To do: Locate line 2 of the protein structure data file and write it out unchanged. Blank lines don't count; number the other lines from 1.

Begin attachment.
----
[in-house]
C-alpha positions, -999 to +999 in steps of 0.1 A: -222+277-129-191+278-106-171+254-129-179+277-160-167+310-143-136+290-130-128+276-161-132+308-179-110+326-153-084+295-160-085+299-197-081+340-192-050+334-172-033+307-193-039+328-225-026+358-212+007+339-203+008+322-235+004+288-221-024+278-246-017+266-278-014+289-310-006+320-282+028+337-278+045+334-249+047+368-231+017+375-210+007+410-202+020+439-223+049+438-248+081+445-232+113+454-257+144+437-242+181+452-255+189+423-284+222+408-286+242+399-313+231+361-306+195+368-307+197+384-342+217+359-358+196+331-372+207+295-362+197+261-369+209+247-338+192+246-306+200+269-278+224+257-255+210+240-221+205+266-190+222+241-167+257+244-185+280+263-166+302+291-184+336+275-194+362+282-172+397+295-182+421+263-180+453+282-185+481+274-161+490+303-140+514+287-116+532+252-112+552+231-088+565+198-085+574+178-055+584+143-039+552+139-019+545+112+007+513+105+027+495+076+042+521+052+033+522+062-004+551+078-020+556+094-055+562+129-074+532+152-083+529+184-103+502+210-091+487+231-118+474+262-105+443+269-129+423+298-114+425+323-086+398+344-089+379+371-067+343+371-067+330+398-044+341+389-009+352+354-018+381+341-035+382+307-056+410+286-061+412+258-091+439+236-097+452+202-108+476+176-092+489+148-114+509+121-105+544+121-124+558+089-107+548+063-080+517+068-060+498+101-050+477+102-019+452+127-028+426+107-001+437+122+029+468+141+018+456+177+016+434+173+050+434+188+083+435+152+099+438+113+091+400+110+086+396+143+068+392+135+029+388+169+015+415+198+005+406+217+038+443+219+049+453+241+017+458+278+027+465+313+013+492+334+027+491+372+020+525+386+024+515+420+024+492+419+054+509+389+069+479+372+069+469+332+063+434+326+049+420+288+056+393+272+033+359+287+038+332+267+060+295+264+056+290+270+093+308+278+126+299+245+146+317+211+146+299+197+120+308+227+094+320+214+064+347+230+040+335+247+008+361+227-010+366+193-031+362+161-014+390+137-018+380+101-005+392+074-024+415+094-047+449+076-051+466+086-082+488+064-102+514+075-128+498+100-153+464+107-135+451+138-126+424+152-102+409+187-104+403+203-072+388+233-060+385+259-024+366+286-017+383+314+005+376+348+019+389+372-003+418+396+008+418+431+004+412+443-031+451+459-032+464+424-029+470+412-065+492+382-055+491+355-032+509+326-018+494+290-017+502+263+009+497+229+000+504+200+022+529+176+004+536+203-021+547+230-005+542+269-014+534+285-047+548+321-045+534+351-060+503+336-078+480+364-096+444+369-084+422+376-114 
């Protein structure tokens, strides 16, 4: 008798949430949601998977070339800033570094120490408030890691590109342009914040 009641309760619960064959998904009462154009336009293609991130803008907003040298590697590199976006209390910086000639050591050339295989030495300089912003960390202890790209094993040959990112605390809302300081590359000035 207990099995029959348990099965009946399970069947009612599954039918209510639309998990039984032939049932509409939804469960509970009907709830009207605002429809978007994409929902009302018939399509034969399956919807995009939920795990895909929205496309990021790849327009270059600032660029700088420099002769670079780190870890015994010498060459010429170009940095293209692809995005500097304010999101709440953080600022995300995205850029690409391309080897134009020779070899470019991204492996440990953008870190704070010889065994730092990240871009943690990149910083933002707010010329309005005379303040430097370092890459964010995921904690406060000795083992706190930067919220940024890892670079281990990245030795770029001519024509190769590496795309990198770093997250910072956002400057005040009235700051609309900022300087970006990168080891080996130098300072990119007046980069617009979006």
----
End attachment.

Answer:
C-alpha positions, -999 to +999 in steps of 0.1 A: -222+277-129-191+278-106-171+254-129-179+277-160-167+310-143-136+290-130-128+276-161-132+308-179-110+326-153-084+295-160-085+299-197-081+340-192-050+334-172-033+307-193-039+328-225-026+358-212+007+339-203+008+322-235+004+288-221-024+278-246-017+266-278-014+289-310-006+320-282+028+337-278+045+334-249+047+368-231+017+375-210+007+410-202+020+439-223+049+438-248+081+445-232+113+454-257+144+437-242+181+452-255+189+423-284+222+408-286+242+399-313+231+361-306+195+368-307+197+384-342+217+359-358+196+331-372+207+295-362+197+261-369+209+247-338+192+246-306+200+269-278+224+257-255+210+240-221+205+266-190+222+241-167+257+244-185+280+263-166+302+291-184+336+275-194+362+282-172+397+295-182+421+263-180+453+282-185+481+274-161+490+303-140+514+287-116+532+252-112+552+231-088+565+198-085+574+178-055+584+143-039+552+139-019+545+112+007+513+105+027+495+076+042+521+052+033+522+062-004+551+078-020+556+094-055+562+129-074+532+152-083+529+184-103+502+210-091+487+231-118+474+262-105+443+269-129+423+298-114+425+323-086+398+344-089+379+371-067+343+371-067+330+398-044+341+389-009+352+354-018+381+341-035+382+307-056+410+286-061+412+258-091+439+236-097+452+202-108+476+176-092+489+148-114+509+121-105+544+121-124+558+089-107+548+063-080+517+068-060+498+101-050+477+102-019+452+127-028+426+107-001+437+122+029+468+141+018+456+177+016+434+173+050+434+188+083+435+152+099+438+113+091+400+110+086+396+143+068+392+135+029+388+169+015+415+198+005+406+217+038+443+219+049+453+241+017+458+278+027+465+313+013+492+334+027+491+372+020+525+386+024+515+420+024+492+419+054+509+389+069+479+372+069+469+332+063+434+326+049+420+288+056+393+272+033+359+287+038+332+267+060+295+264+056+290+270+093+308+278+126+299+245+146+317+211+146+299+197+120+308+227+094+320+214+064+347+230+040+335+247+008+361+227-010+366+193-031+362+161-014+390+137-018+380+101-005+392+074-024+415+094-047+449+076-051+466+086-082+488+064-102+514+075-128+498+100-153+464+107-135+451+138-126+424+152-102+409+187-104+403+203-072+388+233-060+385+259-024+366+286-017+383+314+005+376+348+019+389+372-003+418+396+008+418+431+004+412+443-031+451+459-032+464+424-029+470+412-065+492+382-055+491+355-032+509+326-018+494+290-017+502+263+009+497+229+000+504+200+022+529+176+004+536+203-021+547+230-005+542+269-014+534+285-047+548+321-045+534+351-060+503+336-078+480+364-096+444+369-084+422+376-114 